“If e-cigarette sales/consumption continues to double, triple, quadruple in the next year, as I suspect it will, we'll have even more folks to advocate against unwarranted regulations, against state/local sales ban proposals and against state/local usage restrictions,” wrote Bill Godshall.

On the subject of tobacco taxes, CASAA Vice President Elaine Keller reminded members that tobacco taxes are set not by FDA classification but by the individual states. Tobacco tax rates, specifically “sin taxes” applied to combustible tobacco products to discourage smoking, should be directly related to perceived harm.

“One of the ways that we as consumers can help to keep the taxes down is to learn all we can about the concept of Tobacco Harm Reduction -- how switching to less harmful alternative sources of nicotine reduces health risks -- and then educate our legislators on these concepts. Whenever a state starts making noises about taxing smokeless products as highly as cigarettes, we need to be ready to make a lot of phone calls and send a lot of letters,” wrote Keller.

Regarding indoor use bans Keller reminded, “The issue regarding clean indoor air laws is not how a product is categorized. Snuff and chaw are tobacco products but are not covered in smoking bans. The issue is smoke and if someone tries to turn the issue into "The FDA says they're tobacco products" it will be our job to jump all over their case about it.”

As far as this being a "new" power for the FDA, the FDA actually has had the power to regulate tobacco products since the FSPTCA was passed and it has always regulated non-tobacco nicotine and smoking cessation treatment products. There was never a question about the FDA having power to regulate e-cigarettes in the U.S. So, it wasn't a "win" in any way on Monday for the FDA to be able to regulate e-cigarettes, because they always had that ability. That "win" occurred a long time ago in a completely different battle. This fight was about how they would be allowed to regulate e-cigarettes - as a drug or as tobacco. They wanted to regulate as a drug, we wanted to be a tobacco. The courts ruled in "our" favor; the FDA finally admitted defeat on Monday and that is 100% a win for e-cigs.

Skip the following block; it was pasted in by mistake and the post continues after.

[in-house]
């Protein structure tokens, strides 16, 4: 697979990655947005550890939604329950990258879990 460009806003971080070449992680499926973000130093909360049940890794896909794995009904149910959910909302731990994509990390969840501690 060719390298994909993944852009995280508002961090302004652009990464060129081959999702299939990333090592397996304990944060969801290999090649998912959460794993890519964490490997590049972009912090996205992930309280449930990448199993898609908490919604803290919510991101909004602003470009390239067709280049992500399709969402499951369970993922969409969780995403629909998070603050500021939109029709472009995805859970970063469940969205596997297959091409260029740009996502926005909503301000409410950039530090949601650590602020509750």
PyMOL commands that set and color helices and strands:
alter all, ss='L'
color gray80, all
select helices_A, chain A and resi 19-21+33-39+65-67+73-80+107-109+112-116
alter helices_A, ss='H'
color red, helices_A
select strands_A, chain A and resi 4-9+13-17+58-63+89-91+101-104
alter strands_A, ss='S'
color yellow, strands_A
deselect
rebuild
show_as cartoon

The point is that the PACT Act, flavor bans (per the FSPTCA), indoor use bans and tobacco taxation are specific laws which name and affect specific tobacco products – specifically combustible tobacco products. So not even all existing tobacco products are included in those laws, especially not e-cigarettes and it can take years to get them included. In the meantime, the vaping community will continue to grow in both numbers and influence, CASAA, harm reduction advocates and other vapers will have the opportunity to testify on behalf of e-cigarette regulation and safety and harm reduction studies can be completed. E-cigarettes will have science, truth and fact on their side.

Mr. Godshall summed it up quite succinctly. “If everyone who has negatively speculated about the future of e-cigarettes joined forces with CASAA, NVC, Smokefree Pennsylvania and tobacco harm reduction advocates, to hold the FDA accountable for promulgating sound regulations; to oppose e-cigarette taxes; to oppose e-cigarette sales and usage bans and to educate the public, we'll continue winning most - and maybe all - battles and e-cigarette sales will continue to skyrocket, which will give us even more clout in the public policy process,” he said.

*The opinions expressed here are the views of the writer and those quoted and do not necessarily reflect the views and opinions of CASAA.